Cannabis use and blood pressure levels: United States National Health and Nutrition Examination Survey, 2005–2012


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Abstract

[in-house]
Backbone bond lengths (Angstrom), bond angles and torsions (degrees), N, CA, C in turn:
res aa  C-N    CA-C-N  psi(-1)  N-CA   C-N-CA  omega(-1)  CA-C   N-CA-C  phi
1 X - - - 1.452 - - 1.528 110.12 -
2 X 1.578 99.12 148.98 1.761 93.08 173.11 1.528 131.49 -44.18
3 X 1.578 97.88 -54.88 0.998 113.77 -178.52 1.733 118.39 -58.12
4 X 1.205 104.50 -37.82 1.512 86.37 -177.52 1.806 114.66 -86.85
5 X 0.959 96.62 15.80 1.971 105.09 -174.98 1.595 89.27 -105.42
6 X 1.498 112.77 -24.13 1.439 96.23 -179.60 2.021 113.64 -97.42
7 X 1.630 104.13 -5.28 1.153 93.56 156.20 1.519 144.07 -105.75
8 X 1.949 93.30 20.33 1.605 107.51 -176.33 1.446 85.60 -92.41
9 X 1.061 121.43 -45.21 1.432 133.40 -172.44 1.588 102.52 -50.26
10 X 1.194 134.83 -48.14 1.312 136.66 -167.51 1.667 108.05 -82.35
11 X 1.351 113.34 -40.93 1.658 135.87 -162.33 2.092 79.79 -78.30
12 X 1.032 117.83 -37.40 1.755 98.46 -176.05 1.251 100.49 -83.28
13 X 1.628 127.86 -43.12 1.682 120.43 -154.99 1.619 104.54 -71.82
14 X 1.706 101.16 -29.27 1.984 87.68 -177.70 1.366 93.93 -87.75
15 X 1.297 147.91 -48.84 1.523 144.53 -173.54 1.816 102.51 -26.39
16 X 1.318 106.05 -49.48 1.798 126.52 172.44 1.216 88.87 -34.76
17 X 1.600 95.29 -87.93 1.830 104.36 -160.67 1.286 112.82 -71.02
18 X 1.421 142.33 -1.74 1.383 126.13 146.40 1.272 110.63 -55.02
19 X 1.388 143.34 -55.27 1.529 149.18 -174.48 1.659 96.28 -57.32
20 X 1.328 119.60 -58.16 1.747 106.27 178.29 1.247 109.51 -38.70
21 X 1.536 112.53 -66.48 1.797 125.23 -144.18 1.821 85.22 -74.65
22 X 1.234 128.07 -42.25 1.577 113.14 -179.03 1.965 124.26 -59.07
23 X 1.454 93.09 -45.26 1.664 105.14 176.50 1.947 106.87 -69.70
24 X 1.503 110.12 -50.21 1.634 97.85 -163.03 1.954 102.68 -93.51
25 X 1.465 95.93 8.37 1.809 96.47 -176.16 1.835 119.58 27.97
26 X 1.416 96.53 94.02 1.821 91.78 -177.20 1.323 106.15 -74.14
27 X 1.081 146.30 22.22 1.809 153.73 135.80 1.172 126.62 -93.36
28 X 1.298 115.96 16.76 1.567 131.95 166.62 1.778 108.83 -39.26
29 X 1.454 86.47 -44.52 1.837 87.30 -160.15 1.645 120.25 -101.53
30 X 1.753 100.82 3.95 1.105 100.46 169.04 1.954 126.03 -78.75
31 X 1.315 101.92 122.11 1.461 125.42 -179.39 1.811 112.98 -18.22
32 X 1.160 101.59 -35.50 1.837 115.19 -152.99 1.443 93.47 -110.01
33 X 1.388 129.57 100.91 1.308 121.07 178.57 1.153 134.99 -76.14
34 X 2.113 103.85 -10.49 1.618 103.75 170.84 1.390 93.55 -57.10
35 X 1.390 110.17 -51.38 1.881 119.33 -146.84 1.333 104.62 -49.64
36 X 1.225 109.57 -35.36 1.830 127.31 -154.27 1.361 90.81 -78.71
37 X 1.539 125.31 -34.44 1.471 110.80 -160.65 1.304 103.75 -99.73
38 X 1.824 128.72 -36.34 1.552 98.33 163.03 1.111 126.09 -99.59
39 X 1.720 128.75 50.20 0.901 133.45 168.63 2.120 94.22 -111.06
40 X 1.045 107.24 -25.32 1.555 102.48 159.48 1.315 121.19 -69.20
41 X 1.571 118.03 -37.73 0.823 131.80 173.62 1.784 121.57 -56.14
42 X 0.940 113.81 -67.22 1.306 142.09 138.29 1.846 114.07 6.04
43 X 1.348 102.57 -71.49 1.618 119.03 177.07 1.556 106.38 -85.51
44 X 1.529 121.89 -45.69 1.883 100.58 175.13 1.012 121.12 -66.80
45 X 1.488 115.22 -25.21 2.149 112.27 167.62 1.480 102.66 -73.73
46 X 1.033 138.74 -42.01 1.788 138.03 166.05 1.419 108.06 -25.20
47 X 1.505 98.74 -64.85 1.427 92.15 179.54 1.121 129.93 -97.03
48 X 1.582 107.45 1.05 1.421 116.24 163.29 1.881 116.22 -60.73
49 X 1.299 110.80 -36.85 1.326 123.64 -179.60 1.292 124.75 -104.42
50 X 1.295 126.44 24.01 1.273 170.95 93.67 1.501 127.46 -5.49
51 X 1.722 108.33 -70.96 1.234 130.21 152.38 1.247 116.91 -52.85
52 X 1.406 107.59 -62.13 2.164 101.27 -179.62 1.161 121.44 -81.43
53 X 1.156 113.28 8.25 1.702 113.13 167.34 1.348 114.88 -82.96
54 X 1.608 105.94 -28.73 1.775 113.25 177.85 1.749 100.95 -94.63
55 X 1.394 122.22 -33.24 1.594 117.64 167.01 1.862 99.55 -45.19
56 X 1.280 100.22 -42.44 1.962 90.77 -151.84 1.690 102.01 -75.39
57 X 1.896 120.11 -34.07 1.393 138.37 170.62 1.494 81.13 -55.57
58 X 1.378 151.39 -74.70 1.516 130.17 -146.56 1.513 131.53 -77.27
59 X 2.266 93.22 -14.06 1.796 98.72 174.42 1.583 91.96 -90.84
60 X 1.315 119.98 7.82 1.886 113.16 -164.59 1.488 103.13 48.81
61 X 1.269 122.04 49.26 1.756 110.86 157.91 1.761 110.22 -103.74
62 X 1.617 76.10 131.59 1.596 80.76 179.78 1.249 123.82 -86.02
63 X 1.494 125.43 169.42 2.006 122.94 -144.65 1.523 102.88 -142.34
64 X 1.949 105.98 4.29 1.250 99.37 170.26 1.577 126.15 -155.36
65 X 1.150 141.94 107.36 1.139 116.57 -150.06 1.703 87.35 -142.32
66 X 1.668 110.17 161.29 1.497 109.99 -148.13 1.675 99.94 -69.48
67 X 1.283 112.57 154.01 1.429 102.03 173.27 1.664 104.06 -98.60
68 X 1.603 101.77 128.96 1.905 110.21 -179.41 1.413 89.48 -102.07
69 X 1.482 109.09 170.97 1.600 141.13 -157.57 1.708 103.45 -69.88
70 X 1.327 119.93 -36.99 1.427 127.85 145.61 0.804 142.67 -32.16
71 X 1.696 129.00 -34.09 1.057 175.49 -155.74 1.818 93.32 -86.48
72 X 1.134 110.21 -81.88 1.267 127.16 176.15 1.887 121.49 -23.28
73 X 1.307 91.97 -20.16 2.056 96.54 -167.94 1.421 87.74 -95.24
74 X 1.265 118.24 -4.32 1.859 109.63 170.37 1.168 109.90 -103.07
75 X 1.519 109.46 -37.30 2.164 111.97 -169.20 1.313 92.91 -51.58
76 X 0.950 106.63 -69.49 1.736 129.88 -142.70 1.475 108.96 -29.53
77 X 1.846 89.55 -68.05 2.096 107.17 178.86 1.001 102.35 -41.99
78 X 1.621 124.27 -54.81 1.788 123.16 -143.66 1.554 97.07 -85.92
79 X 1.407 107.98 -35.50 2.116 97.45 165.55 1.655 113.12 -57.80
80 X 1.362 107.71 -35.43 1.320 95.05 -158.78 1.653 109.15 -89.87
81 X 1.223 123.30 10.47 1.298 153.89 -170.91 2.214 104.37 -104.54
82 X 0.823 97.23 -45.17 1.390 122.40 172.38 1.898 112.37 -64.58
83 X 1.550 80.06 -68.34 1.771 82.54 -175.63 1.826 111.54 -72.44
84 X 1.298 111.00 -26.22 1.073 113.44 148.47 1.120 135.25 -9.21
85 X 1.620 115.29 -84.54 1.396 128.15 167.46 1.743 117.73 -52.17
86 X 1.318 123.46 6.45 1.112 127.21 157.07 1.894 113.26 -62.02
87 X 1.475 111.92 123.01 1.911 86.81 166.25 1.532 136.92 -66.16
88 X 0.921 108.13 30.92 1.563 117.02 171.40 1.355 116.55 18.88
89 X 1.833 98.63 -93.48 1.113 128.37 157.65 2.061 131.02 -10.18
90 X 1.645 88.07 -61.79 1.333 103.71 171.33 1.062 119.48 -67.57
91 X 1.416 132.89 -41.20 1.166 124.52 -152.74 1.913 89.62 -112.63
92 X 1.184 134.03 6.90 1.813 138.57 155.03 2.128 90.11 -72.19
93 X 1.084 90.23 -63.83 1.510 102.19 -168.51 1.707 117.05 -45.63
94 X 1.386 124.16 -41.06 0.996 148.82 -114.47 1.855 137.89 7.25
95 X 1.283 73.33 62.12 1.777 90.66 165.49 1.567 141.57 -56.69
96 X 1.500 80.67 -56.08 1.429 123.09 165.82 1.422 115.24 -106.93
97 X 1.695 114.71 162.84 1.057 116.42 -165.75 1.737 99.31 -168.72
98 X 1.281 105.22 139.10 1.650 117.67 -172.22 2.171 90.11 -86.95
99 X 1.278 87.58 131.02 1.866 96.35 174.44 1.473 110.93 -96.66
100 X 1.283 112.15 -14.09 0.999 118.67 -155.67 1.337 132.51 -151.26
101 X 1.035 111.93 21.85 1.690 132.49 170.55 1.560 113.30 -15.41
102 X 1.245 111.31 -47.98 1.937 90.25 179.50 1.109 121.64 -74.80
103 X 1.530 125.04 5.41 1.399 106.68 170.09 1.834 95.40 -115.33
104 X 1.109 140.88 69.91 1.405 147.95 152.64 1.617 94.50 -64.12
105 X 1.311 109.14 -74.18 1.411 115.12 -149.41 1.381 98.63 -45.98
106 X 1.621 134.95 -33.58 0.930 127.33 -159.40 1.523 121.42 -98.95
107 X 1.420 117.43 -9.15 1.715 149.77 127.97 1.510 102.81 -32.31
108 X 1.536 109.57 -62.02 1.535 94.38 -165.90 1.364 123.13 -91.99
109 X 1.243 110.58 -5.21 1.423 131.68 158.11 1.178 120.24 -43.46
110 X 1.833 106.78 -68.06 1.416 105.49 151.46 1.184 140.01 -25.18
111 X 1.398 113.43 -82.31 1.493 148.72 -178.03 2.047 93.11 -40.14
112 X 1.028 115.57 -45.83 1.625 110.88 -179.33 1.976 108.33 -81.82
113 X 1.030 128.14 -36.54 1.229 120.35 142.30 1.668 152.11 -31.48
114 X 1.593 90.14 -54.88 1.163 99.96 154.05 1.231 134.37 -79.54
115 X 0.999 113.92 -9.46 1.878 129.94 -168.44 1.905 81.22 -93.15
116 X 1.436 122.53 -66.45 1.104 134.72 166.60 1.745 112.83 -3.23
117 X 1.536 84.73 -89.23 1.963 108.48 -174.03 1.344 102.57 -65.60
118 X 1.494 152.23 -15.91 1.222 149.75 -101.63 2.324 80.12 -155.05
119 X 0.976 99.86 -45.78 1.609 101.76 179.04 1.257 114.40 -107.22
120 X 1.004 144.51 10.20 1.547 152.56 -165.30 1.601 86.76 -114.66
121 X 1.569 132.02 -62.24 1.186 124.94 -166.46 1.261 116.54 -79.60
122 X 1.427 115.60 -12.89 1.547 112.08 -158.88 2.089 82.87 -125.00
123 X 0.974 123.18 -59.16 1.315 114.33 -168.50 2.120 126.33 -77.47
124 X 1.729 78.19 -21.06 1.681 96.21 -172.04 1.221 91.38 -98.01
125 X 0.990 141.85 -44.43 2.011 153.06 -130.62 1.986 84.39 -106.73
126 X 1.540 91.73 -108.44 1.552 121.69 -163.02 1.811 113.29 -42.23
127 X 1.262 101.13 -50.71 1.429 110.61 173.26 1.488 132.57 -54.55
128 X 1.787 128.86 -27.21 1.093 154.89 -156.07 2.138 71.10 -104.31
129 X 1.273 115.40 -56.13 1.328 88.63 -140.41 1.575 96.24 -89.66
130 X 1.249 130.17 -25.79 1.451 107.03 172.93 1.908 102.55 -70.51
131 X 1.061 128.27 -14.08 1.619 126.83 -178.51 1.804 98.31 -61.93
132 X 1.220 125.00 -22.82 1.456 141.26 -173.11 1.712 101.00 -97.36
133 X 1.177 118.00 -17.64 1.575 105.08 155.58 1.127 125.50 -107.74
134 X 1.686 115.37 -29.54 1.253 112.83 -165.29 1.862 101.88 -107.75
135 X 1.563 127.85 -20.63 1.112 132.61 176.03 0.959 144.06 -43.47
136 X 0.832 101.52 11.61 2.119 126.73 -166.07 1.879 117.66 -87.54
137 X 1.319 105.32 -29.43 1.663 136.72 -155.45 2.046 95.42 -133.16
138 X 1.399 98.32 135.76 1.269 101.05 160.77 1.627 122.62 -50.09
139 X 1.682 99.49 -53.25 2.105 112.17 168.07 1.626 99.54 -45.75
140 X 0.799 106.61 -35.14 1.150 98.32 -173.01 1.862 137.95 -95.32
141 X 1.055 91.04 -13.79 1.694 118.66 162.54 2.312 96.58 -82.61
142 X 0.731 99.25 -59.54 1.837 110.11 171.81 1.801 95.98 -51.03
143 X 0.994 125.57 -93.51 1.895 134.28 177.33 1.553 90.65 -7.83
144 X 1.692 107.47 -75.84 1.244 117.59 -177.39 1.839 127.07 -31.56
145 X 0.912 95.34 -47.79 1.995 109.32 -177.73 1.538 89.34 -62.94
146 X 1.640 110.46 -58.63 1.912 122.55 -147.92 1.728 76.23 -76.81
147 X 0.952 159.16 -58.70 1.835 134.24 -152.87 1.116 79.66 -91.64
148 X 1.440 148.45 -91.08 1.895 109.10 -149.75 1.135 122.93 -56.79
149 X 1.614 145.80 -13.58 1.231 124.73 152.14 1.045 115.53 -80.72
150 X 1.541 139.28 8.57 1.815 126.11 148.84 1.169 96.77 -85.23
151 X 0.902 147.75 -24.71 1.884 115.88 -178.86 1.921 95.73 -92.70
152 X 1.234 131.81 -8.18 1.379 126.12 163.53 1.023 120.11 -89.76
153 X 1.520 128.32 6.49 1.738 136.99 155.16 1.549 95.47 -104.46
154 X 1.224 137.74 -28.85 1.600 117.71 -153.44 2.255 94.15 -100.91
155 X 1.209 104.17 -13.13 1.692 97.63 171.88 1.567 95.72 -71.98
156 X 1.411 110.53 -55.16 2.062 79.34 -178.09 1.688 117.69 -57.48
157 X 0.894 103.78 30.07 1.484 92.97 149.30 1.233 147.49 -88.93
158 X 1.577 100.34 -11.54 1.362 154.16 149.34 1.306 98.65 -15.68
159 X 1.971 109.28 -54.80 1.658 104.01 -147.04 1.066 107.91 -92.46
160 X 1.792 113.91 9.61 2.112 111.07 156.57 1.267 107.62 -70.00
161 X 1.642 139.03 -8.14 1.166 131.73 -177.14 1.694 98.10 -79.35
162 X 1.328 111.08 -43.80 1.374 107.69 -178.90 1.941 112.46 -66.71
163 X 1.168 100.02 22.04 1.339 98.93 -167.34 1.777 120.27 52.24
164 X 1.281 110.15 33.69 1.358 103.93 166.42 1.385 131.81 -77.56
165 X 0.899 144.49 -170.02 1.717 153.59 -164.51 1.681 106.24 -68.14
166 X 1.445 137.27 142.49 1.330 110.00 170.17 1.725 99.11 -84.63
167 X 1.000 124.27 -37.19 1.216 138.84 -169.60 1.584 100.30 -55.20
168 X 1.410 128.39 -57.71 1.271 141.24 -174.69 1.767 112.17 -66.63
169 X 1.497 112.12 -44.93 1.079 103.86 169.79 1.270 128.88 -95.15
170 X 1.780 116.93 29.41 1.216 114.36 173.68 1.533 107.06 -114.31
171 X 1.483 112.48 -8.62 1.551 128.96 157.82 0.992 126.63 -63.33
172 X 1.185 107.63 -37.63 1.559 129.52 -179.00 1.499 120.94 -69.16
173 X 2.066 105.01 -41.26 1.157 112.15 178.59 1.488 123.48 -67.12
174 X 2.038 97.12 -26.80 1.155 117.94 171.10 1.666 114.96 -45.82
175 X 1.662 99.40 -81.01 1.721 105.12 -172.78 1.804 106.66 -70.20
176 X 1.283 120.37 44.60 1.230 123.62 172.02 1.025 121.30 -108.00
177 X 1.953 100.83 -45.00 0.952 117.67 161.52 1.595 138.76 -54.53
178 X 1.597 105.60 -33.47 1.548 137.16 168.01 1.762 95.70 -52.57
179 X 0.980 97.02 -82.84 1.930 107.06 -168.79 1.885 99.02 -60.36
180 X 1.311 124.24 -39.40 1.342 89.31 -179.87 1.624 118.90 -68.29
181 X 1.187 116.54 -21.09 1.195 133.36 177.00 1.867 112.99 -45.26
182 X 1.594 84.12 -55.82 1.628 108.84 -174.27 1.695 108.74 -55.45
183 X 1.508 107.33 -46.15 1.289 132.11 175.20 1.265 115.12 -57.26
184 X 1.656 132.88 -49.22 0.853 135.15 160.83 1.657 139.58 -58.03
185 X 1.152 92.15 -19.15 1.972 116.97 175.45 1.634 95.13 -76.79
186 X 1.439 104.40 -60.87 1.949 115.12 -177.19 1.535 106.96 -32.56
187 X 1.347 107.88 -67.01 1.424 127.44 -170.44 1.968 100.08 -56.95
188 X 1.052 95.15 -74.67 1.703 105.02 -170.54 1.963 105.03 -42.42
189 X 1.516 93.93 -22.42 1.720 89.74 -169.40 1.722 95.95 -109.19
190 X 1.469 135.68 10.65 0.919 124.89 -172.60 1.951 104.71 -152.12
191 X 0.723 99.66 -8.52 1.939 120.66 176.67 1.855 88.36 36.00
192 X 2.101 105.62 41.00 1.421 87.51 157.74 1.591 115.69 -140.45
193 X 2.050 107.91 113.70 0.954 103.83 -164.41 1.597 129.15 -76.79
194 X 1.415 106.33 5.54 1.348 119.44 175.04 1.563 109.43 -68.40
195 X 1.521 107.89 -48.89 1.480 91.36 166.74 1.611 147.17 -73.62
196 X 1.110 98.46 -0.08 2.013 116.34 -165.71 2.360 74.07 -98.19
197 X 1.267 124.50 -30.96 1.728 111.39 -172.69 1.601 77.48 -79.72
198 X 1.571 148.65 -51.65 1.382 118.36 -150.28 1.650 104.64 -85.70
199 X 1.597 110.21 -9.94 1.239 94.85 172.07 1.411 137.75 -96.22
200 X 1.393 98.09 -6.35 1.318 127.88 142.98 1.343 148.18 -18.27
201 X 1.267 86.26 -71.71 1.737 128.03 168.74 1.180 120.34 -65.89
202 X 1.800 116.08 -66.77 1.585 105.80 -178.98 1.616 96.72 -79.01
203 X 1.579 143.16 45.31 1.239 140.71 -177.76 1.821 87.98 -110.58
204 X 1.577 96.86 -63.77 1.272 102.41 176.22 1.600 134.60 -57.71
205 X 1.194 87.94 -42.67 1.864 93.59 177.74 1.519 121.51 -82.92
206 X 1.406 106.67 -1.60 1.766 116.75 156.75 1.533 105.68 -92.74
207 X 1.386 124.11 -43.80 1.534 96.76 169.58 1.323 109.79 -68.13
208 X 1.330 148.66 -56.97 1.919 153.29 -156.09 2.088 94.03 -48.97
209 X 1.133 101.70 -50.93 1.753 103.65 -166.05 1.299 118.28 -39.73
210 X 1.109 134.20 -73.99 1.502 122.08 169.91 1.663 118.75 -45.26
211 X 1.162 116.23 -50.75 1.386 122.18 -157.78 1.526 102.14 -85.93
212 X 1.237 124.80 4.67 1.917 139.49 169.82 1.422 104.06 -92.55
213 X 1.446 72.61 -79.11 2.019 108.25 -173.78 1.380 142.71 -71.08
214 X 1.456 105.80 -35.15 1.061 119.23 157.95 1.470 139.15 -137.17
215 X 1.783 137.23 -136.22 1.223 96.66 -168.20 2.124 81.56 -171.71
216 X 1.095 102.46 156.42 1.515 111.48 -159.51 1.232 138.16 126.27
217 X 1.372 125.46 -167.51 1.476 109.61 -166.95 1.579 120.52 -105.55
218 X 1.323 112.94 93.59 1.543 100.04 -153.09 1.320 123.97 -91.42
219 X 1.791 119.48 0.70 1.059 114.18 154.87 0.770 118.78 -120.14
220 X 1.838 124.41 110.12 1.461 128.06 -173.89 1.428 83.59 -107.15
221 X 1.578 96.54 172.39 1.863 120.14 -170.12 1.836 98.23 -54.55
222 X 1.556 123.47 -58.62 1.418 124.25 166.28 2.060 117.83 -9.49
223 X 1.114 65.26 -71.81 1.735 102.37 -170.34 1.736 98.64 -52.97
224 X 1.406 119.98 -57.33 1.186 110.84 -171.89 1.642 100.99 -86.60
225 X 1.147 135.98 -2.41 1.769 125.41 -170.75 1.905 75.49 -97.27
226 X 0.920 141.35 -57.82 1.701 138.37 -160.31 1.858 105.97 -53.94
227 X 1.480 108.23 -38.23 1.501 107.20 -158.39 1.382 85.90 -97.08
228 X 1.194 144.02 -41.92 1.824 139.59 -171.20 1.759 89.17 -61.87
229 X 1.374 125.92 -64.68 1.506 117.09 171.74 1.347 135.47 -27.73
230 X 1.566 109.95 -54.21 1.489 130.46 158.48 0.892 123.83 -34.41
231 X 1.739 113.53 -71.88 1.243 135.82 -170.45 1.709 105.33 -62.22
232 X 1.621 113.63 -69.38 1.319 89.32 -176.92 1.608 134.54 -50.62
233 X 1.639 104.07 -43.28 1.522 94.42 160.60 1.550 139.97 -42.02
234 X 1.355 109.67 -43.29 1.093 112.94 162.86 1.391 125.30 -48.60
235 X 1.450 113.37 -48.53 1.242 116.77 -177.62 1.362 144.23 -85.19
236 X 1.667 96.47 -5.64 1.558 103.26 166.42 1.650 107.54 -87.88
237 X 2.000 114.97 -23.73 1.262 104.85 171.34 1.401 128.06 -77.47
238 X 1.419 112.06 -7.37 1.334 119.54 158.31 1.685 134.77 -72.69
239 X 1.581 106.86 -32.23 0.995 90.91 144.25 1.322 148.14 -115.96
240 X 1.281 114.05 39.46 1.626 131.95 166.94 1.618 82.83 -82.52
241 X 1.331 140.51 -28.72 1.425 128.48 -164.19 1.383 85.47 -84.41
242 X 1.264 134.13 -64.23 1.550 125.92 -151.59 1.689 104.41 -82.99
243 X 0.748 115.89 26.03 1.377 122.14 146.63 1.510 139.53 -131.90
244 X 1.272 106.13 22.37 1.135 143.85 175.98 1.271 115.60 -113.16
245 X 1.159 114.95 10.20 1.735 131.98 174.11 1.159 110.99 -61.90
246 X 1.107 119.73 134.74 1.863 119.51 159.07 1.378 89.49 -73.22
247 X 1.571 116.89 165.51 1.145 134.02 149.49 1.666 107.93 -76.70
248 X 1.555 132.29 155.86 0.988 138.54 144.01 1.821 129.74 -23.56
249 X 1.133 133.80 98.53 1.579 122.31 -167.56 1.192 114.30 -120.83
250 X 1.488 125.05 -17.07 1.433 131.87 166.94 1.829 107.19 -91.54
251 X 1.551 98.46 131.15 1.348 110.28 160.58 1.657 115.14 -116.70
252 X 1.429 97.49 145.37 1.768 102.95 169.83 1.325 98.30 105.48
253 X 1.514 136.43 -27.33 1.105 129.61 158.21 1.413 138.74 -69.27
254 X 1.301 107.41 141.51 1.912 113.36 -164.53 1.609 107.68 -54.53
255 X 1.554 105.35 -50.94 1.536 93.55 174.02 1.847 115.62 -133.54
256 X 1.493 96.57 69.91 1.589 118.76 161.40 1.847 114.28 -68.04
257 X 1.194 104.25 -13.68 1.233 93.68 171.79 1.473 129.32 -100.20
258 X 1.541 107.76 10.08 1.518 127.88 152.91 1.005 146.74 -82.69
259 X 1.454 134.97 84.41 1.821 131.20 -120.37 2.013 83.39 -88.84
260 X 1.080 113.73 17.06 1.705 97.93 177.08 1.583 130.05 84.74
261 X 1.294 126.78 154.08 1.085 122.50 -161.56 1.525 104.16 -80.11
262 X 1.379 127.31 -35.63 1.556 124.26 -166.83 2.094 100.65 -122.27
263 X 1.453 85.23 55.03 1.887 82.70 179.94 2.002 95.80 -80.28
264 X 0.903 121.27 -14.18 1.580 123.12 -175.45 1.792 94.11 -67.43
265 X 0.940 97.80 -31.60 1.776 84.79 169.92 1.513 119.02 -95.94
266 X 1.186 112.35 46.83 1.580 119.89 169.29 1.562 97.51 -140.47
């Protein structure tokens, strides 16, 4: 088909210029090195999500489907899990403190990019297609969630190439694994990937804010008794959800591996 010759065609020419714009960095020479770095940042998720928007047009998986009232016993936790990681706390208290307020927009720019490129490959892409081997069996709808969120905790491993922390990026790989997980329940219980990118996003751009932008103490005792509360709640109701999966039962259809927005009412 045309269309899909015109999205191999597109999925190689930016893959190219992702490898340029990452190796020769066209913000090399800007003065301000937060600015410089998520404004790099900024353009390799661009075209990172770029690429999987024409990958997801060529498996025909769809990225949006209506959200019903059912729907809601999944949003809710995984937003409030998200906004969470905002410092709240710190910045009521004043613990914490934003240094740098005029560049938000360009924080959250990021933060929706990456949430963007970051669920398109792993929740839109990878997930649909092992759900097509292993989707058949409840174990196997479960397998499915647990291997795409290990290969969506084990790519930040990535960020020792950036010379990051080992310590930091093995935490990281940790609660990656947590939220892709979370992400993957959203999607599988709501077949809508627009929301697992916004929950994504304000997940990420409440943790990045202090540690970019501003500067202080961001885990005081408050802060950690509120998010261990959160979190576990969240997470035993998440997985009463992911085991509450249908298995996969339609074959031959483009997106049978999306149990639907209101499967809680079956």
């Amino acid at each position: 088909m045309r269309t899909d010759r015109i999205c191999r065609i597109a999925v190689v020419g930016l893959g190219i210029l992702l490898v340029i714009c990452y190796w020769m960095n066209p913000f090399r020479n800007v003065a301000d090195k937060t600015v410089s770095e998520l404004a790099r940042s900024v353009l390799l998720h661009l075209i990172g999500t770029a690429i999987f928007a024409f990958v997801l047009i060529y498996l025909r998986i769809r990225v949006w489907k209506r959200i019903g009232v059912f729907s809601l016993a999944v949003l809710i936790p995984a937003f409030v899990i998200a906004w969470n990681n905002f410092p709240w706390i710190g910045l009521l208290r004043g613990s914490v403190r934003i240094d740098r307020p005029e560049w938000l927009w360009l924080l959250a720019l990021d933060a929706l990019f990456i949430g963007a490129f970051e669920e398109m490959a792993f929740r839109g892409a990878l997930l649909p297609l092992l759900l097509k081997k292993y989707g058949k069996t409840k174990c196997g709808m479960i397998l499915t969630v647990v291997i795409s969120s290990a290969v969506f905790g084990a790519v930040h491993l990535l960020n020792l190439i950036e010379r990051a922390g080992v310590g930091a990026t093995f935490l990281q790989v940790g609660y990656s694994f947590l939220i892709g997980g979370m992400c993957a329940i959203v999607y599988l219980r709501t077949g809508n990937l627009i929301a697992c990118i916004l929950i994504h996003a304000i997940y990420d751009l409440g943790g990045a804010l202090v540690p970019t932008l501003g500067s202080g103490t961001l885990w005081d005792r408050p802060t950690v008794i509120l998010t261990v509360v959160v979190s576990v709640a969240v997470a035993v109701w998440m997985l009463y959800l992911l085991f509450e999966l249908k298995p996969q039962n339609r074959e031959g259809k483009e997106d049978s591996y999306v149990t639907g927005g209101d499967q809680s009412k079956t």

Objective:Preclinical studies have reported acute cardiovascular effects of cannabis, including a dose-dependent increase in blood pressure (BP), whereas orthostatic hypotension may follow as a result of decreased vascular resistance. In case reports, evidence links cannabis with acute cardiovascular events in young and middle-aged adults. Here, we offer epidemiologic estimates on cannabis use and BP levels association from the US National Health and Nutrition Examination Surveys 2005–2012 (n = 12 426).Methods:Computer-assisted self-interviews assessed cannabis use. BP was determined by an average of up to four measurements taken during a single examination. Regression modeling was used to examine cannabis use and BP association.Results:Recently active cannabis use was associated with increase in SBP (β = 1.6; 95% confidence interval: 0.6, 2.7) in the age–sex-adjusted model. Additional covariate adjustment did not affect the positive association. No association between cannabis use and DBP was detected.Conclusion:A modest association between recent cannabis use and SBP was detected among a relatively large nationally representative sample of US adults. With the legalization of cannabis, there is a need for preclinical, clinical and prospective population-based research on the cardiovascular effects of cannabis use.

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